NYTimes: If You Could Add One Book to the High School Curriculum, What Would It Be?

I agree with the person who suggested the Bible. It would make my job much easier, that’s why.

I haven’t read any of the others except for Zinn’s People’s History, and that was crap on a stick.

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6 thoughts on “NYTimes: If You Could Add One Book to the High School Curriculum, What Would It Be?”

  1. I agree with the person who suggested the Bible. It would make my job much easier, that’s why.
    Of course. But then you don’t have to deal with the endless freak outs from people at the idea of treating the Bible as literature not religion.
    I’m not sure whether the freakouts would be lesser or equal to teaching the Koran as literature not religion.

    I read Gilgamesh in a high school history class. We should’ve really read August Wilson’s Fences since it was by a local author and it won a Pulitzer Prize but our English teacher barely managed to explain Taming of the Shrew [“you have to really believe this is feminist, please stop arguing with me in class” was the gist of her explanation] or Invisible Man.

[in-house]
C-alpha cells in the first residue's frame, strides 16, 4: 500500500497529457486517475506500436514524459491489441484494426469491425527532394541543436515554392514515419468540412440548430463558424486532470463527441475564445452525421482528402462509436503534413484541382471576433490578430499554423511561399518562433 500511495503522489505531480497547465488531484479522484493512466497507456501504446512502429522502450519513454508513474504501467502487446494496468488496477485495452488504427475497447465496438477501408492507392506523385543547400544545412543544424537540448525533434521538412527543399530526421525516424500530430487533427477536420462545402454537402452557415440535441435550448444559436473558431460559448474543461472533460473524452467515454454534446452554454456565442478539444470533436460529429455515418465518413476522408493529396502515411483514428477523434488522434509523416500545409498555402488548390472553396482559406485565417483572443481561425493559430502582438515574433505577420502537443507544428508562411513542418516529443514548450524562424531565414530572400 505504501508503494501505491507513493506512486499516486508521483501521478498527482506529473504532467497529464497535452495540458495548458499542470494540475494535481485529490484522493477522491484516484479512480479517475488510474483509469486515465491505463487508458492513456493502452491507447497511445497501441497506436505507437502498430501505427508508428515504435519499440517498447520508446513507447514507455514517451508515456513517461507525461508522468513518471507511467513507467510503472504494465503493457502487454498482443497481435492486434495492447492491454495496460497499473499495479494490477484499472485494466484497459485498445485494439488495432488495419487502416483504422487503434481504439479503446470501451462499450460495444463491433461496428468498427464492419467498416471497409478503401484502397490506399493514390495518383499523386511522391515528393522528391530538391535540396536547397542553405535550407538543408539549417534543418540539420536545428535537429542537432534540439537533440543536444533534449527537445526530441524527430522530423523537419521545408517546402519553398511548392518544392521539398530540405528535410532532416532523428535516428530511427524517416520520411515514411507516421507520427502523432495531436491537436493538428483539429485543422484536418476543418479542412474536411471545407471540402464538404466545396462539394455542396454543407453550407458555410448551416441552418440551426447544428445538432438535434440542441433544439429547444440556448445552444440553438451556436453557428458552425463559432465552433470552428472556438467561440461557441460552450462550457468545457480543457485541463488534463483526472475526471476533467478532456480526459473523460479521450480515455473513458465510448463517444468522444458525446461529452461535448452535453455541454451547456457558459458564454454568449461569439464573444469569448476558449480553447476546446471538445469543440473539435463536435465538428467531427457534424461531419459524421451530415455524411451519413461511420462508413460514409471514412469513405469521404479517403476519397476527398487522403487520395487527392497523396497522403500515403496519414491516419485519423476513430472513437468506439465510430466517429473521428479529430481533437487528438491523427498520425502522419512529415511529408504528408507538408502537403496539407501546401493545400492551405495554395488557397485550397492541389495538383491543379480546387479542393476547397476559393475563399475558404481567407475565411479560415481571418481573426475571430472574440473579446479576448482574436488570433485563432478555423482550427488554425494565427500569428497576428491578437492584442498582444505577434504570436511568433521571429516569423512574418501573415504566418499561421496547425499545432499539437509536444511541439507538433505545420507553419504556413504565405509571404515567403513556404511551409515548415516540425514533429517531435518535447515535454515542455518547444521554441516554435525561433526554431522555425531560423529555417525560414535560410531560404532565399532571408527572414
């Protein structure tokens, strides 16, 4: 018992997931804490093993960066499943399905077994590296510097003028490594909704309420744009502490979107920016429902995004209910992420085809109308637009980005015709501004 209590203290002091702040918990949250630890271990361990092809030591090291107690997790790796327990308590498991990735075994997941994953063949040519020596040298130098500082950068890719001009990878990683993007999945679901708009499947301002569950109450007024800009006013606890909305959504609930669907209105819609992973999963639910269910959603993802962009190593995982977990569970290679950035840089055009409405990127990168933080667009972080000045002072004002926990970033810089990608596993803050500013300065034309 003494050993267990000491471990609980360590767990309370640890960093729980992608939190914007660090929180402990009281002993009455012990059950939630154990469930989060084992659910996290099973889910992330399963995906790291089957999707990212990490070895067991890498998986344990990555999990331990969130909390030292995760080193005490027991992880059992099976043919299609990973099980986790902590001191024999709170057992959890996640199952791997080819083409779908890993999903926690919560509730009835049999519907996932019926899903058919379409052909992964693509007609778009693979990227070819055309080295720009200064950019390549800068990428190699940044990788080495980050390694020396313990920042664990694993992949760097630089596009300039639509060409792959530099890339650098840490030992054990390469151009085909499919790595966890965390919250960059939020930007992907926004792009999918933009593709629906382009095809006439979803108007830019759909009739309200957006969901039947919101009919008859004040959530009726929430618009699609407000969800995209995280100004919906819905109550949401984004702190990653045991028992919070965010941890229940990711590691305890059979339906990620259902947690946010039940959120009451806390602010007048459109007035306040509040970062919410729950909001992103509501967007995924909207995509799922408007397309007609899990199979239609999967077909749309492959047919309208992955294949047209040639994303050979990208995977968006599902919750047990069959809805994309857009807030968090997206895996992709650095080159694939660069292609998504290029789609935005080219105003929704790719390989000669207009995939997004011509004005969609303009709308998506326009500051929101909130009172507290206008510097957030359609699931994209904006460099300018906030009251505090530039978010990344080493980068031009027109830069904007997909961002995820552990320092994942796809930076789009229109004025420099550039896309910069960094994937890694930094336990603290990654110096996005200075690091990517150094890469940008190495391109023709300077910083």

But I really do know Antigone since I read no less than three times in high school and college!

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  2. I understand your reasoning but … that would have been terrible for me (if it involved actual reading). I can no more read holy texts than I can fly or hold my breath for three hours. Breakdown of the history and structure of the Bible (and Torah and Koran) yes! I would have benefited from that. Reading more than the tiniest of excerpts? … nyah

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  3. Since we’re talking about a high school curriculum, not college, I suggest “How to Win friends and influence people“ by Dale Carnegie. It might teach highschoolers a little bit about how to get along peacefully in everyday life, and how to succeed at work and in relationships.

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